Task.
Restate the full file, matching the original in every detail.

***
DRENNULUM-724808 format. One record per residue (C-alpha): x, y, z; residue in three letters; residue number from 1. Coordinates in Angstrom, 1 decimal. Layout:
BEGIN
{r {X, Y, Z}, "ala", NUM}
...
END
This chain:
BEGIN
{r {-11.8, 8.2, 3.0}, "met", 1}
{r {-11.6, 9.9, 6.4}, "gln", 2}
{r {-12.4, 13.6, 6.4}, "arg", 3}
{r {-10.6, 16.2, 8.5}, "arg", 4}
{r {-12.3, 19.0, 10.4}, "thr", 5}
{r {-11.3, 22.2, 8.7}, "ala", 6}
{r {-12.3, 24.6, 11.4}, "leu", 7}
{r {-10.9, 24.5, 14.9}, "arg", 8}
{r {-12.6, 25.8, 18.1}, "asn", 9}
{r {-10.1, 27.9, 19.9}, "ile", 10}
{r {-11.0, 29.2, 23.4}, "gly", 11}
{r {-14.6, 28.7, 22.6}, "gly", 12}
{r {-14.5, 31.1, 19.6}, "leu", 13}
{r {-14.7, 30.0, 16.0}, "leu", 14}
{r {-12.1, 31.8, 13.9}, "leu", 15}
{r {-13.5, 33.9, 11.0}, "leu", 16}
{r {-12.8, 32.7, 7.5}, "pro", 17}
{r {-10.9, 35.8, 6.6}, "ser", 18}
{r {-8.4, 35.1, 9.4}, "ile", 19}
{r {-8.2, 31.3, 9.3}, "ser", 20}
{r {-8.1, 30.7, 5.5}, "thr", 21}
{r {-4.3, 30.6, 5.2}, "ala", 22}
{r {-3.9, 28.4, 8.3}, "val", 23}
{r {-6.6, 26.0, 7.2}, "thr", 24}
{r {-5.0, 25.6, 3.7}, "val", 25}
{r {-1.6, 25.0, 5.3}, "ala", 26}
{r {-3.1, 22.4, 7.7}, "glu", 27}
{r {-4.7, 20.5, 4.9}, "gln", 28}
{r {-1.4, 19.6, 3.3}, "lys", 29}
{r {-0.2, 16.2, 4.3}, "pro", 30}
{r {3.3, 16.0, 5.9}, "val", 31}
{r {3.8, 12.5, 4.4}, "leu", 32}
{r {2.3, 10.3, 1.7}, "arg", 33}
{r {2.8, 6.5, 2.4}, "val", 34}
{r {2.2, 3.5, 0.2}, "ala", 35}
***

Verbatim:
DRENNULUM-724808 format. One record per residue (C-alpha): x, y, z; residue in three letters; residue number from 1. Coordinates in Angstrom, 1 decimal. Layout:
BEGIN
{r {X, Y, Z}, "ala", NUM}
...
END
This chain:
BEGIN
{r {-11.8, 8.2, 3.0}, "met", 1}
{r {-11.6, 9.9, 6.4}, "gln", 2}
{r {-12.4, 13.6, 6.4}, "arg", 3}
{r {-10.6, 16.2, 8.5}, "arg", 4}
{r {-12.3, 19.0, 10.4}, "thr", 5}
{r {-11.3, 22.2, 8.7}, "ala", 6}
{r {-12.3, 24.6, 11.4}, "leu", 7}
{r {-10.9, 24.5, 14.9}, "arg", 8}
{r {-12.6, 25.8, 18.1}, "asn", 9}
{r {-10.1, 27.9, 19.9}, "ile", 10}
{r {-11.0, 29.2, 23.4}, "gly", 11}
{r {-14.6, 28.7, 22.6}, "gly", 12}
{r {-14.5, 31.1, 19.6}, "leu", 13}
{r {-14.7, 30.0, 16.0}, "leu", 14}
{r {-12.1, 31.8, 13.9}, "leu", 15}
{r {-13.5, 33.9, 11.0}, "leu", 16}
{r {-12.8, 32.7, 7.5}, "pro", 17}
{r {-10.9, 35.8, 6.6}, "ser", 18}
{r {-8.4, 35.1, 9.4}, "ile", 19}
{r {-8.2, 31.3, 9.3}, "ser", 20}
{r {-8.1, 30.7, 5.5}, "thr", 21}
{r {-4.3, 30.6, 5.2}, "ala", 22}
{r {-3.9, 28.4, 8.3}, "val", 23}
{r {-6.6, 26.0, 7.2}, "thr", 24}
{r {-5.0, 25.6, 3.7}, "val", 25}
{r {-1.6, 25.0, 5.3}, "ala", 26}
{r {-3.1, 22.4, 7.7}, "glu", 27}
{r {-4.7, 20.5, 4.9}, "gln", 28}
{r {-1.4, 19.6, 3.3}, "lys", 29}
{r {-0.2, 16.2, 4.3}, "pro", 30}
{r {3.3, 16.0, 5.9}, "val", 31}
{r {3.8, 12.5, 4.4}, "leu", 32}
{r {2.3, 10.3, 1.7}, "arg", 33}
{r {2.8, 6.5, 2.4}, "val", 34}
{r {2.2, 3.5, 0.2}, "ala", 35}